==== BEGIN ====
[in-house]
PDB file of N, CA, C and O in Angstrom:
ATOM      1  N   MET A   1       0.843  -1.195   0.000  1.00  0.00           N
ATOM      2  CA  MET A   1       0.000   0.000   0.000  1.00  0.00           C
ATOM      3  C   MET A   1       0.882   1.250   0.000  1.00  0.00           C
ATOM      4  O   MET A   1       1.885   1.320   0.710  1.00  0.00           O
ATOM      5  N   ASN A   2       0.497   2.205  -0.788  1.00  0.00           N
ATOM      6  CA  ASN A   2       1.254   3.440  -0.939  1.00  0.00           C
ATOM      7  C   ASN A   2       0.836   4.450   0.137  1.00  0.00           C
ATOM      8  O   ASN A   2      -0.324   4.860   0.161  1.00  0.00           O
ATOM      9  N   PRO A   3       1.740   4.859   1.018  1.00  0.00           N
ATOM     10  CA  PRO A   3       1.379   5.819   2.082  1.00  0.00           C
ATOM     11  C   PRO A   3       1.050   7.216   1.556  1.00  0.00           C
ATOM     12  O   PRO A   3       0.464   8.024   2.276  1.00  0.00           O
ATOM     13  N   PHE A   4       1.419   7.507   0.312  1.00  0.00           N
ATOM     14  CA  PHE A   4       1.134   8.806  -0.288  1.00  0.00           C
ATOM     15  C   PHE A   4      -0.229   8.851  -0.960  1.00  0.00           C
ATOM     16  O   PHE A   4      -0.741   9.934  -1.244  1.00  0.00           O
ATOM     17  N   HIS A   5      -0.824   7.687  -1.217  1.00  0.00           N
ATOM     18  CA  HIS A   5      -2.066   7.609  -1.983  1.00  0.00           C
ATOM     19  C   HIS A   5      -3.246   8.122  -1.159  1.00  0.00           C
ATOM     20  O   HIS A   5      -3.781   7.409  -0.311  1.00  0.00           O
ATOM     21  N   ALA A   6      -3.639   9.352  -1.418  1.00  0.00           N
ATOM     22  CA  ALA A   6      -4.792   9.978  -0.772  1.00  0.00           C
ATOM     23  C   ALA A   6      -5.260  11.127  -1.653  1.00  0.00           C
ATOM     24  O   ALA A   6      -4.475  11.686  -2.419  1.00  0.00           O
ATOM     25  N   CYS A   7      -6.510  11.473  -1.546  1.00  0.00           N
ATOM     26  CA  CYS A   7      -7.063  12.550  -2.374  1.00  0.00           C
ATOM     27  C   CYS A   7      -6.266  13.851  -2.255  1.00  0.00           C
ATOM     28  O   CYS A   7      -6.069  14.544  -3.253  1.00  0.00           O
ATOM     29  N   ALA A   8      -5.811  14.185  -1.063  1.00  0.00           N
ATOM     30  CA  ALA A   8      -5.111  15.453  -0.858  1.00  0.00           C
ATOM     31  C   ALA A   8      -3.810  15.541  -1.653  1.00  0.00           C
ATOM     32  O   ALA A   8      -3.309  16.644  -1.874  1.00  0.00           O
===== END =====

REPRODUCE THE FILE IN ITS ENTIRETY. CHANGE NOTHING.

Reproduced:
[in-house]
PDB file of N, CA, C and O in Angstrom:
ATOM      1  N   MET A   1       0.843  -1.195   0.000  1.00  0.00           N
ATOM      2  CA  MET A   1       0.000   0.000   0.000  1.00  0.00           C
ATOM      3  C   MET A   1       0.882   1.250   0.000  1.00  0.00           C
ATOM      4  O   MET A   1       1.885   1.320   0.710  1.00  0.00           O
ATOM      5  N   ASN A   2       0.497   2.205  -0.788  1.00  0.00           N
ATOM      6  CA  ASN A   2       1.254   3.440  -0.939  1.00  0.00           C
ATOM      7  C   ASN A   2       0.836   4.450   0.137  1.00  0.00           C
ATOM      8  O   ASN A   2      -0.324   4.860   0.161  1.00  0.00           O
ATOM      9  N   PRO A   3       1.740   4.859   1.018  1.00  0.00           N
ATOM     10  CA  PRO A   3       1.379   5.819   2.082  1.00  0.00           C
ATOM     11  C   PRO A   3       1.050   7.216   1.556  1.00  0.00           C
ATOM     12  O   PRO A   3       0.464   8.024   2.276  1.00  0.00           O
ATOM     13  N   PHE A   4       1.419   7.507   0.312  1.00  0.00           N
ATOM     14  CA  PHE A   4       1.134   8.806  -0.288  1.00  0.00           C
ATOM     15  C   PHE A   4      -0.229   8.851  -0.960  1.00  0.00           C
ATOM     16  O   PHE A   4      -0.741   9.934  -1.244  1.00  0.00           O
ATOM     17  N   HIS A   5      -0.824   7.687  -1.217  1.00  0.00           N
ATOM     18  CA  HIS A   5      -2.066   7.609  -1.983  1.00  0.00           C
ATOM     19  C   HIS A   5      -3.246   8.122  -1.159  1.00  0.00           C
ATOM     20  O   HIS A   5      -3.781   7.409  -0.311  1.00  0.00           O
ATOM     21  N   ALA A   6      -3.639   9.352  -1.418  1.00  0.00           N
ATOM     22  CA  ALA A   6      -4.792   9.978  -0.772  1.00  0.00           C
ATOM     23  C   ALA A   6      -5.260  11.127  -1.653  1.00  0.00           C
ATOM     24  O   ALA A   6      -4.475  11.686  -2.419  1.00  0.00           O
ATOM     25  N   CYS A   7      -6.510  11.473  -1.546  1.00  0.00           N
ATOM     26  CA  CYS A   7      -7.063  12.550  -2.374  1.00  0.00           C
ATOM     27  C   CYS A   7      -6.266  13.851  -2.255  1.00  0.00           C
ATOM     28  O   CYS A   7      -6.069  14.544  -3.253  1.00  0.00           O
ATOM     29  N   ALA A   8      -5.811  14.185  -1.063  1.00  0.00           N
ATOM     30  CA  ALA A   8      -5.111  15.453  -0.858  1.00  0.00           C
ATOM     31  C   ALA A   8      -3.810  15.541  -1.653  1.00  0.00           C
ATOM     32  O   ALA A   8      -3.309  16.644  -1.874  1.00  0.00           O